Model ensemble is a popular technique in competitions. The most commonly used method is to average predictions from different models, which may restrict the performance of strong models. In our solution, we design a hierarchical ensemble strategy for better performance. To be specific, we split models into several groups and conduct prediction average in each group respectively. After that, we search optimal weights to fused predictions from different groups according to the performance on val subset.
We first train 11 MaskFormer models and 11 Swin Transformer models under different settings, such as different crop sizes, data splits and random seeds. Since MaskFormer always has better performance than Swin Transformer, we regard MaskFormer models as basic model and select 6 strong Swin Transformer models as auxiliary models . Further, we split MaskFormer models into two groups, 3 models with higher scores on val subset as strong models and 8 weak models . The prediction of each group is the averaged results of models in that group. Then, we grid search two weights and to fuse predictions from different groups. Finally, the final prediction is
In our experiments, we set as 1.4 and as 1.0 after grid search. As shown in Table 3, our proposed hierarchical ensemble strategy can bring significant improvements.
|Best Single Model||57.26||53.99|
3 Interesting Attempts
We have some interesting attempts and observe obvious improvement on val subset. When conducing experiments on test subset, performance don’t get improved and even worse, which may indicate that there is obvious distribution difference between val and test subsets. In the following, we will introduce these interesting attempts and hope to inspire other researchers.
3.1 Logits Adjustment
From Fig 2, it can be seen that there exists huge imbalance among different classes, thus the rare class can not be well learned. Following , we address the class-imbalance problem via logits adjusted softmax cross-entropy. The main idea is integrating the class prior into softmax cross-entropy loss and learning a residual logits during training. And during testing, only the learned residual logits is used for prediction. To do so, we consider weight and bias in the final convolutional layer as the learnable part and prior part.
where represents the weight parameter of class in the final convolutional layer, and is the extracted feature. Here we adopt the normalized weights and feature to further alleviate the class imbalance problem. is the bias of class which is fixed during training.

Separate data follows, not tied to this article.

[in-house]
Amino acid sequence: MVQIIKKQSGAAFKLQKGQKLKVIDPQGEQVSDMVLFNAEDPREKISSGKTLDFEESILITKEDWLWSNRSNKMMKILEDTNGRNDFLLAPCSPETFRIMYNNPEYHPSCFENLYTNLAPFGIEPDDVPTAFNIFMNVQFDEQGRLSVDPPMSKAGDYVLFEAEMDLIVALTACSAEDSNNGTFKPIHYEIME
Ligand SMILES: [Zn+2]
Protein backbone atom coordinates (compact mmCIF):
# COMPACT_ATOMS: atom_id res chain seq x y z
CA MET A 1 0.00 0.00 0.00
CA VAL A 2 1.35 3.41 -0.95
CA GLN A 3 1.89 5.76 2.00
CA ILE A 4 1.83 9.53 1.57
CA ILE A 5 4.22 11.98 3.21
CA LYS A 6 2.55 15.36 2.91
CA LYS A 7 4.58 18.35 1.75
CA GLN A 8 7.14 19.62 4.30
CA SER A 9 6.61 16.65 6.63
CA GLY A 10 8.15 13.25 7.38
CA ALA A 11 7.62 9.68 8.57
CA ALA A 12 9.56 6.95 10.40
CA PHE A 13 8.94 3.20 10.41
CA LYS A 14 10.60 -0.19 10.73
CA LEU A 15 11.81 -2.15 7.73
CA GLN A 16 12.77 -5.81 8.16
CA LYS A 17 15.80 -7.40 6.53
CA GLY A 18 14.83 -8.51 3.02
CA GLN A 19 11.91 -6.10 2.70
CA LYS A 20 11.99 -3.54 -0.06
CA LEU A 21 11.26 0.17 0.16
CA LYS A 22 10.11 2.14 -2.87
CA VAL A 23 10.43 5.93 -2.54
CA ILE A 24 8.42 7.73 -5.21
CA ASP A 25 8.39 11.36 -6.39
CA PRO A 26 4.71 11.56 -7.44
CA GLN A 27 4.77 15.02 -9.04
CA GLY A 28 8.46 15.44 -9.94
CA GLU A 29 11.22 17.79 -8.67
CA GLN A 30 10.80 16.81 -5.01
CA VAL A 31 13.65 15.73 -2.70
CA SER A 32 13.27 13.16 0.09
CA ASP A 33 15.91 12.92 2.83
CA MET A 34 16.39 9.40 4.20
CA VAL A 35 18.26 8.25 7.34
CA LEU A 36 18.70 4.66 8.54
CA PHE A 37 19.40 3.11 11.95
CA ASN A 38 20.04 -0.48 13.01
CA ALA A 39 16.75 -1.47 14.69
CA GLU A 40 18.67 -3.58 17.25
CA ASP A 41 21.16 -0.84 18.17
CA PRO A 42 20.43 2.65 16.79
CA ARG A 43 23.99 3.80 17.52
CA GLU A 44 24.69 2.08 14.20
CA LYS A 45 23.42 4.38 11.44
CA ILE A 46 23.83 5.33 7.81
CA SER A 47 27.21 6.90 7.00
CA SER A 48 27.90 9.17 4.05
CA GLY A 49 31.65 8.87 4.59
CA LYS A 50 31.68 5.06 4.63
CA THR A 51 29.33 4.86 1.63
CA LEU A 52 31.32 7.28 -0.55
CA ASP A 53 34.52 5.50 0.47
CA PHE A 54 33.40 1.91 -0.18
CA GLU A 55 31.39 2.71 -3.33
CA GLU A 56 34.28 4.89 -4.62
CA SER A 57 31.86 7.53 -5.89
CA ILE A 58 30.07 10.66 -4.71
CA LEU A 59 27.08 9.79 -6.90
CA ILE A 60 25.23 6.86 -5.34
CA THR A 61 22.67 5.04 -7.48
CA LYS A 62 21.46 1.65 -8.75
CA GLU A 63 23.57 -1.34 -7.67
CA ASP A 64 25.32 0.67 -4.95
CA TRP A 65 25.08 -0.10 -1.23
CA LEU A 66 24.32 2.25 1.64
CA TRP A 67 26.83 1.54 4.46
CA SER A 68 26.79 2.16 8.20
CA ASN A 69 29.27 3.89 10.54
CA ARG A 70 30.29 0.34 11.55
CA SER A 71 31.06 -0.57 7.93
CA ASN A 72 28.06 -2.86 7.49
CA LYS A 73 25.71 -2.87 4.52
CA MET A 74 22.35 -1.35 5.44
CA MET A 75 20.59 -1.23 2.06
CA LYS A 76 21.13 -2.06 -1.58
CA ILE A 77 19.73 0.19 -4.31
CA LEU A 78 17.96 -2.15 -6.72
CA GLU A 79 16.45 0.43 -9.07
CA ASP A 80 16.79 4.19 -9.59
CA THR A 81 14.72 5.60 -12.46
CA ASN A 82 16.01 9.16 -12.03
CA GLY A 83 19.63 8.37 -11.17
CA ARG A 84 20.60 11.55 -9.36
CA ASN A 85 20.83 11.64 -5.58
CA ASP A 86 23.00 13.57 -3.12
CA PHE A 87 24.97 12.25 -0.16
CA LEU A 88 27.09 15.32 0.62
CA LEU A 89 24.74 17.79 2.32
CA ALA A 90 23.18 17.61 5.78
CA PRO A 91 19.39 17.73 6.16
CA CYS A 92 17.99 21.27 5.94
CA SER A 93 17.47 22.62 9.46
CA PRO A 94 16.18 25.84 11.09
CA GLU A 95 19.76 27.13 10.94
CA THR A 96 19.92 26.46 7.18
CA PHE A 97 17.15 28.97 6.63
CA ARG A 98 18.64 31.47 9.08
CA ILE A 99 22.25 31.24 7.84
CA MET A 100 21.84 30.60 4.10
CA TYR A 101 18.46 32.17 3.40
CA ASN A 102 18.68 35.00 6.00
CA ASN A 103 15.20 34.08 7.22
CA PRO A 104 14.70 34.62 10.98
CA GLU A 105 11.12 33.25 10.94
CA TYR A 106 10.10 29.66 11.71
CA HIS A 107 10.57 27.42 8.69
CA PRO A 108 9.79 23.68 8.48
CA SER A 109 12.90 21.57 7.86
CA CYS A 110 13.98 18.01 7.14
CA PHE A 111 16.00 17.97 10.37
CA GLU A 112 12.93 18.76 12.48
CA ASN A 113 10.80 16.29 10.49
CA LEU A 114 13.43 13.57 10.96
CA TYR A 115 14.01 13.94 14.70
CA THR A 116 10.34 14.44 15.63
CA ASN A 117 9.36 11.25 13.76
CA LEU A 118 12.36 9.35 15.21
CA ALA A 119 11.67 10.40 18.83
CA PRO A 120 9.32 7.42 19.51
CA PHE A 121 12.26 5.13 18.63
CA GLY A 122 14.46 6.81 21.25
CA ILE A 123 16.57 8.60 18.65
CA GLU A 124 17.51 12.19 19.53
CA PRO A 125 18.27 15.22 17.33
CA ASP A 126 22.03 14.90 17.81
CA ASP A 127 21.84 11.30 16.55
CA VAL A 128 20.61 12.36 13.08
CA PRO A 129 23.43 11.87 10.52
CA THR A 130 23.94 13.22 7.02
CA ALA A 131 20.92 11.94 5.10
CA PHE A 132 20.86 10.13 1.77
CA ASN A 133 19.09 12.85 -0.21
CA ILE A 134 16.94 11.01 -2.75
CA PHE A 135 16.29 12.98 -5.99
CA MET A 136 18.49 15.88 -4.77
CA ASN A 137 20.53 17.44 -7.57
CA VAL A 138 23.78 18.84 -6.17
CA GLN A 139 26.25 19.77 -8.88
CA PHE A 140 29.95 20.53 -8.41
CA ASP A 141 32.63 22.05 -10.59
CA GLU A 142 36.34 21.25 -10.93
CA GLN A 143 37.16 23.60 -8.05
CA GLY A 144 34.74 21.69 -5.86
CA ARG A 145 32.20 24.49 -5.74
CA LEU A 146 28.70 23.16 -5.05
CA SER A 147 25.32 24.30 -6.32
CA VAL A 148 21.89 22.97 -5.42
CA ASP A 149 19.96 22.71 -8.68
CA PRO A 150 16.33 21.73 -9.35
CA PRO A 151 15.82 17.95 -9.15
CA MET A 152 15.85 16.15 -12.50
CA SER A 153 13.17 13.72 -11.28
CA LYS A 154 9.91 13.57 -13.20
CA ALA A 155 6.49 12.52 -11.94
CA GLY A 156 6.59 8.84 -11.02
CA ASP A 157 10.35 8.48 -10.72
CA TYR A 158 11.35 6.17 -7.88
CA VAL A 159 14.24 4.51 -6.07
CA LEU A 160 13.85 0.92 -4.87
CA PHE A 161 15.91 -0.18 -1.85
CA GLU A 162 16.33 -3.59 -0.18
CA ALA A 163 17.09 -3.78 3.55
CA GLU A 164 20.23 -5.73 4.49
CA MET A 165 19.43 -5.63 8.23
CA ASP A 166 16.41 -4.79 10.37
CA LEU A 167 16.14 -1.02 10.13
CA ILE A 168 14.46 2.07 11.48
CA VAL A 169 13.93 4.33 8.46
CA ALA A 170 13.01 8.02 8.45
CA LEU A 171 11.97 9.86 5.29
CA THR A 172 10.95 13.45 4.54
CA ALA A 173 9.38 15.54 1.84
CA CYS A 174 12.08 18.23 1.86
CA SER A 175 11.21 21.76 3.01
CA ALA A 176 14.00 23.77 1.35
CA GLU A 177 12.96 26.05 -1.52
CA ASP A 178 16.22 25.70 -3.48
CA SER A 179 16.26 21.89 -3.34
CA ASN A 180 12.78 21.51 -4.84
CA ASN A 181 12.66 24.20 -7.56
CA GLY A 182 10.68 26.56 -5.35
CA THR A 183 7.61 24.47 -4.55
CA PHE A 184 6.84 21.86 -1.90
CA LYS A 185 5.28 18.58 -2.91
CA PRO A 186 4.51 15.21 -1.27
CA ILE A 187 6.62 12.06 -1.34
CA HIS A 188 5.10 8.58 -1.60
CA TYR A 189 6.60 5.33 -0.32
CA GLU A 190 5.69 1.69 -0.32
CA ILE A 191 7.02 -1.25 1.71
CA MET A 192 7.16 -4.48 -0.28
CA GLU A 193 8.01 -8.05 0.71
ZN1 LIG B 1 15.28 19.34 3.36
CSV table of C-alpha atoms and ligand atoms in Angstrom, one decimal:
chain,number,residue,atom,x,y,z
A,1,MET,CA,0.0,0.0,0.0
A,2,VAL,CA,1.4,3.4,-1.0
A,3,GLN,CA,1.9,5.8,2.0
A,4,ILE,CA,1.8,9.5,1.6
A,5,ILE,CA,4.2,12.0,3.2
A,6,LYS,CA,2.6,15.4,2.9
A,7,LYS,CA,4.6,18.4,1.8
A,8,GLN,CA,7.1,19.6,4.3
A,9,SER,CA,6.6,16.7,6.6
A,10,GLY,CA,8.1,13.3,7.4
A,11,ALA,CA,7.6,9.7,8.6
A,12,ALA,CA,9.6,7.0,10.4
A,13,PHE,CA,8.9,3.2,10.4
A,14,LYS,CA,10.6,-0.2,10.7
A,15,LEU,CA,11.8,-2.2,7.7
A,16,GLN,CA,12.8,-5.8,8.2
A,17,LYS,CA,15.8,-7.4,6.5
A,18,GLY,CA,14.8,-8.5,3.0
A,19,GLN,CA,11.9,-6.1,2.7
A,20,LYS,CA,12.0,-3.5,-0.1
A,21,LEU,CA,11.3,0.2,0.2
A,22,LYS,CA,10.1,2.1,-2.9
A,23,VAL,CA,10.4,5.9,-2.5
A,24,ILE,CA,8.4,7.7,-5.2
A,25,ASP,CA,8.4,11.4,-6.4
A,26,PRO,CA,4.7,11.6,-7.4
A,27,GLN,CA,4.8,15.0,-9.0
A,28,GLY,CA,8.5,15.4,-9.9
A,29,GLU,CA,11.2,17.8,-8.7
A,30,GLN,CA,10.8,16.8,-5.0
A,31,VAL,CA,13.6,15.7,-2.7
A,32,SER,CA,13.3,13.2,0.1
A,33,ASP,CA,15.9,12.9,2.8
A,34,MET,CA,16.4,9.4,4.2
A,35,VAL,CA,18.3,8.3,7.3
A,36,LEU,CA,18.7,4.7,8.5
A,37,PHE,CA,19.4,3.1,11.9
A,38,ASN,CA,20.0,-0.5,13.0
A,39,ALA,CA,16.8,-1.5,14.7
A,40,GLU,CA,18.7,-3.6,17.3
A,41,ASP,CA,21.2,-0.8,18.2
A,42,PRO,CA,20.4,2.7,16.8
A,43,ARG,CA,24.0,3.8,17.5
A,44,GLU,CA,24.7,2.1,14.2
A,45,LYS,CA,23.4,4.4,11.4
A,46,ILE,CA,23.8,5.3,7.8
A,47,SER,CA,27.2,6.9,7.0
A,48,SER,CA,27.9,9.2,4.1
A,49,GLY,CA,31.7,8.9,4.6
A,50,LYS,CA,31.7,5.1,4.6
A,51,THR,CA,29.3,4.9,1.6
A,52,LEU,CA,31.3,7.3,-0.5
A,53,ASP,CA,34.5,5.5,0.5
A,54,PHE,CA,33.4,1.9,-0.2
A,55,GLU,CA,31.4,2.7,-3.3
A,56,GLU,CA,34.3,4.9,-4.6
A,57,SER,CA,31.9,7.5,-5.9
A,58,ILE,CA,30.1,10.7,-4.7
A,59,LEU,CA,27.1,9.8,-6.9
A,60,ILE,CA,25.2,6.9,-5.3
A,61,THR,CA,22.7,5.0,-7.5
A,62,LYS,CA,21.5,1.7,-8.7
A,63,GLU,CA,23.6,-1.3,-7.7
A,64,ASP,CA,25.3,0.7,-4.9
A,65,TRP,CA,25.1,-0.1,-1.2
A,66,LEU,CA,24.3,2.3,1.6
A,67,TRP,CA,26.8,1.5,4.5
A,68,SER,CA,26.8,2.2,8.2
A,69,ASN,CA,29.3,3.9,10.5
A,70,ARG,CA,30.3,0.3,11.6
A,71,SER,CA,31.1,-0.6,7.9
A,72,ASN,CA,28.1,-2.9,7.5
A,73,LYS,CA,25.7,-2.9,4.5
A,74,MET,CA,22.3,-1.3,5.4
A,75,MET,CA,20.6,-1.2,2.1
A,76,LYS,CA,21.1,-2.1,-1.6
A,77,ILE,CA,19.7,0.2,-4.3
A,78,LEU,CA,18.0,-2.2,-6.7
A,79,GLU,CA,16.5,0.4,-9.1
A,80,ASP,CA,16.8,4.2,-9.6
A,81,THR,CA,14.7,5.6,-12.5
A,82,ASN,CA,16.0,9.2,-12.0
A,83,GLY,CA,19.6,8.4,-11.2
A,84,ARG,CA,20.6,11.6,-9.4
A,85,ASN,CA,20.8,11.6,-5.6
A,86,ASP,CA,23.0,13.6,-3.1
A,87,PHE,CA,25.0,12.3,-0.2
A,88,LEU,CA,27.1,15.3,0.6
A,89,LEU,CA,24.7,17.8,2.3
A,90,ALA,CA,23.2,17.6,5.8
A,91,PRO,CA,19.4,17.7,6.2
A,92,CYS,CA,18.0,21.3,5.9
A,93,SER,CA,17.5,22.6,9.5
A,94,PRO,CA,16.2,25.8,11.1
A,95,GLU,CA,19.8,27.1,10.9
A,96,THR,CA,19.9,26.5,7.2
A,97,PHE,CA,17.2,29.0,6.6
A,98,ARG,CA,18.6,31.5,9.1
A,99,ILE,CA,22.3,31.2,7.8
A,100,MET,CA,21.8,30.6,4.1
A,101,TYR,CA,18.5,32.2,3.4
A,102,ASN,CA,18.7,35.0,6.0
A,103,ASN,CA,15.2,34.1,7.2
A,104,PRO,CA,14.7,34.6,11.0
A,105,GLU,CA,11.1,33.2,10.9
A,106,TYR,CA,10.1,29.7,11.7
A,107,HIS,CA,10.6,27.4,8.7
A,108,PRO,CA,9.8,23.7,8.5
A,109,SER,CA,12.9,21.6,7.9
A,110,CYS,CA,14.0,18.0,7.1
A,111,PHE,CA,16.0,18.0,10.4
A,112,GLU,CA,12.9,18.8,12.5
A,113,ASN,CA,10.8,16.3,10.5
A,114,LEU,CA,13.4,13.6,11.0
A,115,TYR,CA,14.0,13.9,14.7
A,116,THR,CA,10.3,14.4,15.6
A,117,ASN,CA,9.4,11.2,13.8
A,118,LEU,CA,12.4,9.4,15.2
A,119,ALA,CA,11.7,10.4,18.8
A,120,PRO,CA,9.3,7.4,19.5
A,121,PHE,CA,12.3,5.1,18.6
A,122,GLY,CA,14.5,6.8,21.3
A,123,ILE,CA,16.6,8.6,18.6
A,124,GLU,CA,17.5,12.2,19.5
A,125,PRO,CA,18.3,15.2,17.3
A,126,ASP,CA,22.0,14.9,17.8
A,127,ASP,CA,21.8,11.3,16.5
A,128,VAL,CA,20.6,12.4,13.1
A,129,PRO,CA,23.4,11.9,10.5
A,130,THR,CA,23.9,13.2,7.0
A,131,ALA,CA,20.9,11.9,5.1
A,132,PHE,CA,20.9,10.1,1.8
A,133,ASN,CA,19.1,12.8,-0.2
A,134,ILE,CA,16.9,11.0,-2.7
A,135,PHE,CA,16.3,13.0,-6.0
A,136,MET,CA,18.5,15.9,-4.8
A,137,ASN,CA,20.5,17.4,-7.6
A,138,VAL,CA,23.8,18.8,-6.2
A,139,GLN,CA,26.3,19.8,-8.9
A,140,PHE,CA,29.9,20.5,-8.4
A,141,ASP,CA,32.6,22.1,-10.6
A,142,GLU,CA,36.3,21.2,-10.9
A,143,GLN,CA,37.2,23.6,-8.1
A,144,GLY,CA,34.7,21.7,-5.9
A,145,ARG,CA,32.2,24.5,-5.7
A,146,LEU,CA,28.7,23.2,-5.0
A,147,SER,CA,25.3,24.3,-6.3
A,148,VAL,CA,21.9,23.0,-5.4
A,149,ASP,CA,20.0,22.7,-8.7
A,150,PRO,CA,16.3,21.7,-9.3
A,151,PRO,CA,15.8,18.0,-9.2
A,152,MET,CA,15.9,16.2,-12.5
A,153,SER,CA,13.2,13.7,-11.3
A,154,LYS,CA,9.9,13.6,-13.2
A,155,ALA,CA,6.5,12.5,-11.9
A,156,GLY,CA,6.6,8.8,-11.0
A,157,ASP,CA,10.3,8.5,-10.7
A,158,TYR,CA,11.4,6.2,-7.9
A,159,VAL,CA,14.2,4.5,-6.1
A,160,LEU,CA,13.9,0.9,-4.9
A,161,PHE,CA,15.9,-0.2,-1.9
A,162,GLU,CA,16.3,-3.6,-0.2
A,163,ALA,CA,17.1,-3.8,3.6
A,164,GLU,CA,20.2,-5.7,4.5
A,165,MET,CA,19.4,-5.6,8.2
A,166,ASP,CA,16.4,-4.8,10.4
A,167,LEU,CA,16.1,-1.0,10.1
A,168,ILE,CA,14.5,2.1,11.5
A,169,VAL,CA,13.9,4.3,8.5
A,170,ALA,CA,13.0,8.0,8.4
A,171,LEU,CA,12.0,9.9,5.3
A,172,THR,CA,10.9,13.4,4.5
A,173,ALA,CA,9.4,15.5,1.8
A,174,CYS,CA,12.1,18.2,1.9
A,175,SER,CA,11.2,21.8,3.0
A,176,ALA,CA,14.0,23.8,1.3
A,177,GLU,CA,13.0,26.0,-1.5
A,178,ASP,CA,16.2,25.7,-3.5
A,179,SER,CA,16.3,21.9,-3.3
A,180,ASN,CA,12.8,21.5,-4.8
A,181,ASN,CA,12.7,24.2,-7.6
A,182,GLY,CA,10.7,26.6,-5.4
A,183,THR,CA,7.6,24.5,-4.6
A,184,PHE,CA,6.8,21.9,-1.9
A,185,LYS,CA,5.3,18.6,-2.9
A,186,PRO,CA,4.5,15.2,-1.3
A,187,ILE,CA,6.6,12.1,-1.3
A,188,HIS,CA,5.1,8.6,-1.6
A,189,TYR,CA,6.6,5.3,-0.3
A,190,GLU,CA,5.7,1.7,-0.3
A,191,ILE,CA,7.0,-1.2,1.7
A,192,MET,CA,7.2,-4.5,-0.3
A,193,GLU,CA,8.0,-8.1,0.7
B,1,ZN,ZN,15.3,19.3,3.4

is the prior probability of classcorresponding to Fig 2(b). is a scale parameter where we set to 0.03 by hyper-parameter searching in val dataset. Thus, the cross-entropy loss of sample with label is calculated as follows:
Table 4 shows the experiment results of logits adjusted models. It can be seen that the performance in test subset is not consistent with val subset. We conjecture that the difference of class ratio in val subset and test subset can not be ignored.
|Method||Val mIoU (%)||Test mIoU (%)|
|Swin w/ LA||57.62||49.97|
|MaskFormer w/ LA||57.63||52.79|
3.2 Self Distillation
Deep neural network with millions of parameters may suffer from poor generalization due to overfitting. In our experiments, we observe that accuracy get improved consistently on training subset, but accuracy on val subset get early saturated, which may caused by the overfitting. To mitigate the issue, we adopt a new technique called self distillation as an extra regularization. Self distillation is a new regularization method that penalizes the predictive distribution between teacher model and student model.
To be specific, we first train a model and save it as a teacher model. After that, we initialize a student model, which has the same architecture as teacher model. In the training phase, besides original cross entropy loss, we implement a KL distribution loss between logits predicted from teacher and student model as an extra regularization. The framework is shown in Figure 3.
The experimental results are shown in Table 5. Obviously, self distillation can bring improvement on val subset but get worse performance on test subset.
|Method||Val mIoU (%)||Test mIoU (%)|
|Swin w/ SD||56.26||50.52|